Monday, May 30, 2016

How Does Your Energy Management System Make You Feel?

Monitoring and controlling energy and water usage in buildings is an extremely hot topic these days.  As costs continue to rise for electricity, gas, and water most organizations are looking for ways to reduce these costs – automated ways that really work.

One conventional approach may be as simple as conducting an energy audit of the facility and then implementing policies designed to reduce usage on an ongoing basis.  Checking the utility bill each month should confirm that the measures are still working.  But what if they are not?  If one or more of the reduction methods did not occur as planned it may be too late, the money has been spent, the resources wasted.  Mistakes will happen, so a certain amount of contingency may already be in the budget to cover overruns.  But does it have to be that way?  Shouldn’t there be a way to put affordable checks and balances in place which give us confidence that the plan is working?

Another method, for buildings which have a computerized control system, an energy management or a building management system (EMS or BMS), would be to have out of compliance conditions texted or emailed to key personnel.  Automated warnings or alarms could be sent out automatically and early enough so personnel can correct problems and maintain savings or minimize excess usage.

But what about automation, automation that really works?  Shouldn’t today’s EMS be sophisticated enough to do all this without human intervention?  The simple answer is yes, however the right level of system design, installation and maintenance must be in place.

This is where it begins to get complicated.  The majority of installed EMS are not necessarily “hardened”.  Companies will budget a significant amount of both capital and operational dollars to ensure that their information technology (IT) systems are both redundant (for reliability) and hardened (for security).  Many of the IT systems are monitored 24x7 whether by personnel or automated methods to ensure proper functionality.  But what about the EMS?

The EMS is often one of the last systems to be installed at a facility.  It most likely came with the HVAC equipment and was designed by an engineering firm to use the proper amount of energy in order to keep the occupants comfortable during typical weather patterns for the area.  So it should be able to automatically adjust itself as needed to make this happen, forever.  What happens if something goes wrong?  What if the building’s occupancy or use changes?  Is there sufficient staff to react if alarms or warnings are annunciated from the EMS?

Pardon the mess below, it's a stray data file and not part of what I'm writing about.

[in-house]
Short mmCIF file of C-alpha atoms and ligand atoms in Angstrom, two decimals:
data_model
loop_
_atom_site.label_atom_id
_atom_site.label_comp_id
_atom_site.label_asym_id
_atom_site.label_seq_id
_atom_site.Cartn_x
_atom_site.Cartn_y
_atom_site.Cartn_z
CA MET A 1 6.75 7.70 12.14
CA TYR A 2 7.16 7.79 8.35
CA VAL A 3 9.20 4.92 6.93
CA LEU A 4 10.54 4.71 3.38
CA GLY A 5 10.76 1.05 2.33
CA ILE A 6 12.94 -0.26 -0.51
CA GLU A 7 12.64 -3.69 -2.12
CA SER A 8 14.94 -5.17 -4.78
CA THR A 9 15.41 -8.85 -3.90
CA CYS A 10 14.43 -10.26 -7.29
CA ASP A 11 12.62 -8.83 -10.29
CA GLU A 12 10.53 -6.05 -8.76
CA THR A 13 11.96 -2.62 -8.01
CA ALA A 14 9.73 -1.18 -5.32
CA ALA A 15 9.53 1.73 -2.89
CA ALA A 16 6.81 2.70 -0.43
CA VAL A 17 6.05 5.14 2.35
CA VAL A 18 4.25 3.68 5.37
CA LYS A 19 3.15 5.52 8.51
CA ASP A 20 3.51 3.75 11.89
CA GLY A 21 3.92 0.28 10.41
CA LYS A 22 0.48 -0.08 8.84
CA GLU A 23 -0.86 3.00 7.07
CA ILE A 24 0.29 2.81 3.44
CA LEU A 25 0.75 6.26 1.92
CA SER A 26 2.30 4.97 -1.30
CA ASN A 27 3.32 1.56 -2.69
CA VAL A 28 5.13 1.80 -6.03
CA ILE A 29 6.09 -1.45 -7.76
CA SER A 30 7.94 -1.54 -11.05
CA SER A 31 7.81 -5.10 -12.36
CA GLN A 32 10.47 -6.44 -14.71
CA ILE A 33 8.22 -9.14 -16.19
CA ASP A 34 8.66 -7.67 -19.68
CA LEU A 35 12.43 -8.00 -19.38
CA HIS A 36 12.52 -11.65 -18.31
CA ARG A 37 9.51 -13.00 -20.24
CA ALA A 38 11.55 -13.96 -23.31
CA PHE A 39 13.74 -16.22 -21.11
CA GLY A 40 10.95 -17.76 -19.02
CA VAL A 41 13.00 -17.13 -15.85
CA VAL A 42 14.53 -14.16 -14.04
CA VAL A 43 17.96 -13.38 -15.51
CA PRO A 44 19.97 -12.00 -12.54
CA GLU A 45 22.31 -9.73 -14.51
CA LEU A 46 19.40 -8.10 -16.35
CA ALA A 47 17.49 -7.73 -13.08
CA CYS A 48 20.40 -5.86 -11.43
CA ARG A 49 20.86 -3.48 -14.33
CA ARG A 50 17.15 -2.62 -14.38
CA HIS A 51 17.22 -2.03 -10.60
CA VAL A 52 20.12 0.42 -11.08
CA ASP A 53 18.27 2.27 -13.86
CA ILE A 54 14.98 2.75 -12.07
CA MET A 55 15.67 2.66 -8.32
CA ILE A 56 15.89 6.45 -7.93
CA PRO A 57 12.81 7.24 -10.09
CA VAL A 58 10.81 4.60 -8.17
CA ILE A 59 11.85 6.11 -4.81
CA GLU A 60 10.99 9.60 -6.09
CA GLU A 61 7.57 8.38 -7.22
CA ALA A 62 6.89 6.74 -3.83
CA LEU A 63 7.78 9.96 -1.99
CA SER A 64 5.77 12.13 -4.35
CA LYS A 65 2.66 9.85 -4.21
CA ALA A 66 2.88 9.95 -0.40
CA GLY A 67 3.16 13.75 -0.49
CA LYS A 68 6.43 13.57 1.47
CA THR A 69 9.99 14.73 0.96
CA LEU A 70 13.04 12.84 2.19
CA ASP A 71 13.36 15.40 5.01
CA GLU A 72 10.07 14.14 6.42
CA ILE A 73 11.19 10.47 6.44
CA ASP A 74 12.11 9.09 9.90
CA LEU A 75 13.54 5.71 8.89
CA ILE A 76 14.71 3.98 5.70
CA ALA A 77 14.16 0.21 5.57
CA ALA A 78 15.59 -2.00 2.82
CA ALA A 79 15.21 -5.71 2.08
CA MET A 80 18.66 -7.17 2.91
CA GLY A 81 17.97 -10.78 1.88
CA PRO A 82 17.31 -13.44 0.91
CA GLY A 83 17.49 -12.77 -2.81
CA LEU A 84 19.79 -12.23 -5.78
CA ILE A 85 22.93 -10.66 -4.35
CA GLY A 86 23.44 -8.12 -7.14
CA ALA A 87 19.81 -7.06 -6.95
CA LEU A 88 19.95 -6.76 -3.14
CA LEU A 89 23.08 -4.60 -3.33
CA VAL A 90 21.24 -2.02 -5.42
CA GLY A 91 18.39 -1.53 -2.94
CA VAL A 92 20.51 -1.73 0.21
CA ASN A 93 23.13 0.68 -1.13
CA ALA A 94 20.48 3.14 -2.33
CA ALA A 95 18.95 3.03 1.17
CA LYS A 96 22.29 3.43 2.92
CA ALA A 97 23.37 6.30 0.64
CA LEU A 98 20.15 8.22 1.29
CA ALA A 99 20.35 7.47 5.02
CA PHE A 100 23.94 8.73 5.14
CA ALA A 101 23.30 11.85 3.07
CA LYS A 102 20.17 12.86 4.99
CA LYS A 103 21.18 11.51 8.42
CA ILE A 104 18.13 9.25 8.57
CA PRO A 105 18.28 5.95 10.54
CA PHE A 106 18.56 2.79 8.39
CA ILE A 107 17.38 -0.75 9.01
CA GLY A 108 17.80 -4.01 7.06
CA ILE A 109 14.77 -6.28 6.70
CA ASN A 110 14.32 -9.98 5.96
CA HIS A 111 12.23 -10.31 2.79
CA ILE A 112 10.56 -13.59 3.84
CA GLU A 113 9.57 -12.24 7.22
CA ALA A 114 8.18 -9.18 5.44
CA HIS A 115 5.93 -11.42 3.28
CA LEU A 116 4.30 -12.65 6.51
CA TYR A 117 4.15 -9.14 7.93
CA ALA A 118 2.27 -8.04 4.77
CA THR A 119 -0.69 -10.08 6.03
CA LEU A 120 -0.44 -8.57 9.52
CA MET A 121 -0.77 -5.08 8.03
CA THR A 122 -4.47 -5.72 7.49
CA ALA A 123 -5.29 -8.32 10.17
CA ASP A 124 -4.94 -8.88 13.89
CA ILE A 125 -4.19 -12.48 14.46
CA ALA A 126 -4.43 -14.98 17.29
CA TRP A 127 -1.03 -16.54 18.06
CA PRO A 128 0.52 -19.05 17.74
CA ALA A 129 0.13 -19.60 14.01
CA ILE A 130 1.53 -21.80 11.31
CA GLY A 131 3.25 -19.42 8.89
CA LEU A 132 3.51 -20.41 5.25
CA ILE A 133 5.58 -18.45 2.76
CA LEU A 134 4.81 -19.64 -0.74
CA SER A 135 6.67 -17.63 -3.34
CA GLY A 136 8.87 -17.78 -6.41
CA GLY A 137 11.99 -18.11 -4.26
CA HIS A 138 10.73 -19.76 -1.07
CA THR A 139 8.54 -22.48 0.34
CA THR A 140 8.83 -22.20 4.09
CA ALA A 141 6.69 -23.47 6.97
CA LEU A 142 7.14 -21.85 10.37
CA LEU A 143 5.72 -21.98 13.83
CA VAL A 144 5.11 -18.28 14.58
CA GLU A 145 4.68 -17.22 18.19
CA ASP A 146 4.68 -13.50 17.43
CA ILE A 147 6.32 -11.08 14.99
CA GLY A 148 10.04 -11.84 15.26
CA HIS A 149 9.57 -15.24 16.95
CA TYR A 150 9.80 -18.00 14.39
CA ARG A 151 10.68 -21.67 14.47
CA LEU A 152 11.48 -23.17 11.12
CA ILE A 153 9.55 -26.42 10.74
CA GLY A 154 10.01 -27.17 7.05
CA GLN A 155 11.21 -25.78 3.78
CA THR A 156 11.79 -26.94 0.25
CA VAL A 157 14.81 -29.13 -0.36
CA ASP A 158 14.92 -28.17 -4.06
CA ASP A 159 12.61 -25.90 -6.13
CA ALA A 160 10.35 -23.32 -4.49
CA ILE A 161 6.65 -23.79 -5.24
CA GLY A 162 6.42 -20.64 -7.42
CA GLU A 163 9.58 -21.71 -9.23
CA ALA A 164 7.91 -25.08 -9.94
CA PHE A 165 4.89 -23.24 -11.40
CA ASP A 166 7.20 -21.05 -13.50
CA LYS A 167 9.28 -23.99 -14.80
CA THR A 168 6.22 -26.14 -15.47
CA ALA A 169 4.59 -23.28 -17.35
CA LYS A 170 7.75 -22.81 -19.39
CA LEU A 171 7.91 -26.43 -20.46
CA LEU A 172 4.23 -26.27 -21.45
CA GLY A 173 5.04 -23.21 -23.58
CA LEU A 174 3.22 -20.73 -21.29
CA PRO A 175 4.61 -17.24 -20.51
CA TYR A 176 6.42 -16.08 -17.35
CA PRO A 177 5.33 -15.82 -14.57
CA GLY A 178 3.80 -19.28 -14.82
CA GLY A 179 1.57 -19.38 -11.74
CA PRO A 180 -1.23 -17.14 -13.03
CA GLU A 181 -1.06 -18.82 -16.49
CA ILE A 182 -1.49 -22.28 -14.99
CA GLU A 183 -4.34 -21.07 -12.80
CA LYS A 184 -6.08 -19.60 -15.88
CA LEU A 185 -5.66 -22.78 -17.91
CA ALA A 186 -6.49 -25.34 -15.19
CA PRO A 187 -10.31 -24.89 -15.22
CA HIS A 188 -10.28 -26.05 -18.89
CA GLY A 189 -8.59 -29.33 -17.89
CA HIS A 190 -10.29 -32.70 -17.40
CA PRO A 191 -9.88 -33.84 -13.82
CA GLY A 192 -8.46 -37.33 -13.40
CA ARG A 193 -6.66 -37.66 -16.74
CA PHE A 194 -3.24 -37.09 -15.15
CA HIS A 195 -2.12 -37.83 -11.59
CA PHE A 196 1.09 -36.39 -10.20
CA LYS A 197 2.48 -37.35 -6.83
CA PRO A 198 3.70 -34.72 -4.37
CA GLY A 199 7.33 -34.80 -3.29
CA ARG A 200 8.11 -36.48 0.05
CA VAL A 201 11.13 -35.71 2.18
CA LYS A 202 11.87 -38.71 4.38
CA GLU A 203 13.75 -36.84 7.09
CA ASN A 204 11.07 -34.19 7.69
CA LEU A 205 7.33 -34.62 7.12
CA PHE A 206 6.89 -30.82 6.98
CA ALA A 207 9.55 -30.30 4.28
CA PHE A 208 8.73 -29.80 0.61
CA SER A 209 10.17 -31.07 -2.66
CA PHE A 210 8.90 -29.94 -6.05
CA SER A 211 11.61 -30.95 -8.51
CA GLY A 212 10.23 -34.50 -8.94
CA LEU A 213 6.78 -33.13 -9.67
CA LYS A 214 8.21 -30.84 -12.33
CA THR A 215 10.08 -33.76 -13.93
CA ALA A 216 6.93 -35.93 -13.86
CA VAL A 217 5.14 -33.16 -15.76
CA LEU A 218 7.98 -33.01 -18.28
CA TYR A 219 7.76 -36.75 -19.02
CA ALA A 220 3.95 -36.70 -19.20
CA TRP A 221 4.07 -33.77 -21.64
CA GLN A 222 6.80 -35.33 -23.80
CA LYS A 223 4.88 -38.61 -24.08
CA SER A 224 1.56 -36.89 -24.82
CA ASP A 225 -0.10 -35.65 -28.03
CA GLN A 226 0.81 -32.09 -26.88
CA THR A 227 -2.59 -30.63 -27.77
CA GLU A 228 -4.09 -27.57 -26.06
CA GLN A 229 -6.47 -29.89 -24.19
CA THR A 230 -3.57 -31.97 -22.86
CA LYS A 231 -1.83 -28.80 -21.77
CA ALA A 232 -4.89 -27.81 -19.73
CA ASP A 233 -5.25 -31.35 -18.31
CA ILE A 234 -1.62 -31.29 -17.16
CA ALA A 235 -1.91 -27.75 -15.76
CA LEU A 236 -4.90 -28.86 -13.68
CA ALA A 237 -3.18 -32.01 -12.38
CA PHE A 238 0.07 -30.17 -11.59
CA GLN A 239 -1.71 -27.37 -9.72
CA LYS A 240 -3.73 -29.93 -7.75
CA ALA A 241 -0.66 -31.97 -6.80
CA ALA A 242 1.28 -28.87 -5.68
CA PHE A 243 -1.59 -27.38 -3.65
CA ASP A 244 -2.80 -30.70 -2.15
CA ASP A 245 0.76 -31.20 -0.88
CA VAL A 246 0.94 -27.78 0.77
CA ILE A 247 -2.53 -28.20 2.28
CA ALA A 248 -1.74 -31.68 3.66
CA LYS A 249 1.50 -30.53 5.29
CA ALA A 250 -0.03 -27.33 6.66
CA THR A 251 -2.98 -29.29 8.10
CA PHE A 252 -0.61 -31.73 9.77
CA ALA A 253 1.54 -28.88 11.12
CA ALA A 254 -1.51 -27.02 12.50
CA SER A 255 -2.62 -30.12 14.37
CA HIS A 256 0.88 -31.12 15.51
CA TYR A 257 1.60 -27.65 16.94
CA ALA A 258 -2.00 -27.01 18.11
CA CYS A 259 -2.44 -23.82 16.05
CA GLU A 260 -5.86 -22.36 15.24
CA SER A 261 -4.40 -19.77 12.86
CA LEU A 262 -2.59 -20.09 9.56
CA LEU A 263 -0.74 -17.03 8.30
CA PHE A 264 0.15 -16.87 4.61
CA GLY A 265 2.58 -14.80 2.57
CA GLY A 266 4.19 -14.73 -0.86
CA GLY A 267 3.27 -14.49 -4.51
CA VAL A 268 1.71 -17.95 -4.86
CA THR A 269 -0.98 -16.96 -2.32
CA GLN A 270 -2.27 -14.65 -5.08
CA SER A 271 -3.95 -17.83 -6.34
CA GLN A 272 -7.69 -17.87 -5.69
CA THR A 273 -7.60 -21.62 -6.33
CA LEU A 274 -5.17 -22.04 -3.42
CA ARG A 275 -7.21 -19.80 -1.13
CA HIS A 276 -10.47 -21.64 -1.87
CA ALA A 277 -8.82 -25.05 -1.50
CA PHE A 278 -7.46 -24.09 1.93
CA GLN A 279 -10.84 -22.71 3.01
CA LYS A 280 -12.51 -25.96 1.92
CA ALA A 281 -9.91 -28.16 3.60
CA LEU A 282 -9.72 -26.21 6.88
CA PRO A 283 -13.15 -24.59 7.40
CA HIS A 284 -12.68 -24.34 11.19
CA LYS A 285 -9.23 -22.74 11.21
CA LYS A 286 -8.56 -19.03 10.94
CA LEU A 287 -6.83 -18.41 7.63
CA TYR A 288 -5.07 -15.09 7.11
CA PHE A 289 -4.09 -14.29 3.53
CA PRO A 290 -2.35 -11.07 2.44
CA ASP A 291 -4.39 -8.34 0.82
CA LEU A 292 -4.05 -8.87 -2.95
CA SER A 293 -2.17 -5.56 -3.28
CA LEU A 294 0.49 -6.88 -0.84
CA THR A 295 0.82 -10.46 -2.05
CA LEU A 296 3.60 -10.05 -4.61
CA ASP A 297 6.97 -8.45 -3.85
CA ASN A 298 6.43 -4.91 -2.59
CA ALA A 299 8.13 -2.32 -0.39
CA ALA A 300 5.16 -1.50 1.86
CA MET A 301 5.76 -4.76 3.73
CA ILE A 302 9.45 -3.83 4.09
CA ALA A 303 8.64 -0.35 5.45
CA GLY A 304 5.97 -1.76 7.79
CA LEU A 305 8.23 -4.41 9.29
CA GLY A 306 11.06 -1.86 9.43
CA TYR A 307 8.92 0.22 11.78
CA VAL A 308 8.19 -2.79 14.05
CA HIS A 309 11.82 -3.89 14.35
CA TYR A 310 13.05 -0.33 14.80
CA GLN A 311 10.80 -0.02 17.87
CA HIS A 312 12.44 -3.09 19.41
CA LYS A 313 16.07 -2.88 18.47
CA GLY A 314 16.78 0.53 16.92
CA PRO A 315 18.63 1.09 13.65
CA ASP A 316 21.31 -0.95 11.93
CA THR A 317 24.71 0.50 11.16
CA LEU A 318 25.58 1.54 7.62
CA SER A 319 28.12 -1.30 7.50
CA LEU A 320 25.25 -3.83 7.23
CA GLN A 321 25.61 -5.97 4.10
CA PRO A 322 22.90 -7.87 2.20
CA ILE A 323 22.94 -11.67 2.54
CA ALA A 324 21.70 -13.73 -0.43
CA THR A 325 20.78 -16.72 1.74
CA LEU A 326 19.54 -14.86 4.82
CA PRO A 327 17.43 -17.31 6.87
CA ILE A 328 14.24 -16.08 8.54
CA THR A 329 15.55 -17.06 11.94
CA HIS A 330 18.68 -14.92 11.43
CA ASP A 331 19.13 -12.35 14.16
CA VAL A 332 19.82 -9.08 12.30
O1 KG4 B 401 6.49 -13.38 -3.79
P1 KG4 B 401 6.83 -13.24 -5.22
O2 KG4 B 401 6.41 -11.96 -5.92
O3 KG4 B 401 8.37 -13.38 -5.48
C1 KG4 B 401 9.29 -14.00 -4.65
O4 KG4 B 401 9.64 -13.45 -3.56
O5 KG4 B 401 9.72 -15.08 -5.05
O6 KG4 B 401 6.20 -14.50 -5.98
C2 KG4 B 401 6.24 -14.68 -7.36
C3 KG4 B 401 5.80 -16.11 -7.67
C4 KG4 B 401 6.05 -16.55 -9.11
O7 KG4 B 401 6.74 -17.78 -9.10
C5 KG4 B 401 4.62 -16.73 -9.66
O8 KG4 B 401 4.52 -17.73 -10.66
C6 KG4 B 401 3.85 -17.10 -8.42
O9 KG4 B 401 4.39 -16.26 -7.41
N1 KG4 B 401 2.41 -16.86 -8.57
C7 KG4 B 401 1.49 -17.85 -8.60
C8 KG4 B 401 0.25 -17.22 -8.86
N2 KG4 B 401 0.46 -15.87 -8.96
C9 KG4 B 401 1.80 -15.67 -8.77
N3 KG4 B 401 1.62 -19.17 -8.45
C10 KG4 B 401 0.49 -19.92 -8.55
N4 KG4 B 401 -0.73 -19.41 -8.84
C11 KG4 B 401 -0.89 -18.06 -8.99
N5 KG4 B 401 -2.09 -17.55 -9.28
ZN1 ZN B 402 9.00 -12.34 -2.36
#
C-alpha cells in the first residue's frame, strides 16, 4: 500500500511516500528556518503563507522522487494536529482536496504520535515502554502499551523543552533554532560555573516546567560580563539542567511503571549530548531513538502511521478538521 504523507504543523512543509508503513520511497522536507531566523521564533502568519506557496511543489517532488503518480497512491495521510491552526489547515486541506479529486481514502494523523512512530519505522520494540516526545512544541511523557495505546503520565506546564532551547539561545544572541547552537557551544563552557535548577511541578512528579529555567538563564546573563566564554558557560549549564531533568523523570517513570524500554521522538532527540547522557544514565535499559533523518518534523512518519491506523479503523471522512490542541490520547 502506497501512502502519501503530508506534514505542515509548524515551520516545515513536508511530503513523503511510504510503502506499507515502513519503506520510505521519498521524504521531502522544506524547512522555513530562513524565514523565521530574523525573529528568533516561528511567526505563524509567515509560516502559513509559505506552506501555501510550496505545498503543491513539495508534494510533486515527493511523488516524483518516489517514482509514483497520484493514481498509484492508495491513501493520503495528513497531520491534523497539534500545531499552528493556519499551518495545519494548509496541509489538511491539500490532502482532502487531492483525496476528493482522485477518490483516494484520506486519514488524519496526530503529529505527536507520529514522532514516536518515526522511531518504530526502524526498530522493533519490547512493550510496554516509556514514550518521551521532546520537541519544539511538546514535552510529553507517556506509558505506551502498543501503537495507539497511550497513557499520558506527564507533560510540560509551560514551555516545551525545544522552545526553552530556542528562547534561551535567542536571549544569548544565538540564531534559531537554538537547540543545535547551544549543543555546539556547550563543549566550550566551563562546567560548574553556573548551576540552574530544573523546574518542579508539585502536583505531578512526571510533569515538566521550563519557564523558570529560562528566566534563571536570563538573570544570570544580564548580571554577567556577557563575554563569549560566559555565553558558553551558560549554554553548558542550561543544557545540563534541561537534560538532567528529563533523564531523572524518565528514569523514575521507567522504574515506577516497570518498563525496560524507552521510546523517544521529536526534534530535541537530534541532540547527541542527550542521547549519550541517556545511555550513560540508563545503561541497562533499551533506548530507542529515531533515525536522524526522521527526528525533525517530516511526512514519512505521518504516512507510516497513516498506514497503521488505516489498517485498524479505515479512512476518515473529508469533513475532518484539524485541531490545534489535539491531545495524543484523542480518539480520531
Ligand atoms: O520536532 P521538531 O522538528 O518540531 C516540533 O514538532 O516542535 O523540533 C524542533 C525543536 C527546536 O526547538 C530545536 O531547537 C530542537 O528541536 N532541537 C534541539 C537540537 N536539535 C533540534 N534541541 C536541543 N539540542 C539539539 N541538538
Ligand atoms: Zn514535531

Our experience shows that most buildings do not have personnel dedicated to monitoring their EMS.  Or if they do these people are also responsible for many other building operations from janitorial and landscaping, to security and IT.  There is too much on their “plates” to analyze the daily operation of the EMS.  Their focus tends to driven by hot and cold complaints from occupants rather than ensuring the system as a whole is operating as efficiently as possible.

So what is the answer?  You’ve invested in a computer controlled EMS for your building.  Some months your energy and water usage is right where you expect it to be; but every once in a while you still see excessive use and higher bills.  What are you missing?  How can you get the peace of mind you deserve?

The answer is BMS Assurance™ from energy etc.

BMS Assurance is a subscription based service from energy etc that will give you confidence that your systems are performing as you intend them to be.
Customers choose from a menu of services that our automation engineers will perform so you can be assured that your EMS is lowering your energy bills while increasing customer satisfaction.

Sign up for energy etc’s BMS Assurance program and gain the peace of mind you deserve.

Choose Your Level of Assurance

       Base service:
            Once daily system review, priority access to Help Desk
            includes 2 hours of support per month.

       Additional Help Desk hours:
            Purchase extra 1 hour blocks of support.
       Manage server operating system software:
            Stay up to date with patches and updates, hardware checks.

       Manage server BMS application software:
            Patches and updates, backups, database management

       Additional daily checks:
            Morning and afternoon, weekends, holidays.

       Active system management:
            Energy management, critical system tuning, fault analysis.

       Many customizable options to fit your situation:
Contact to design and price your BMS Assurance plan (Brochure)


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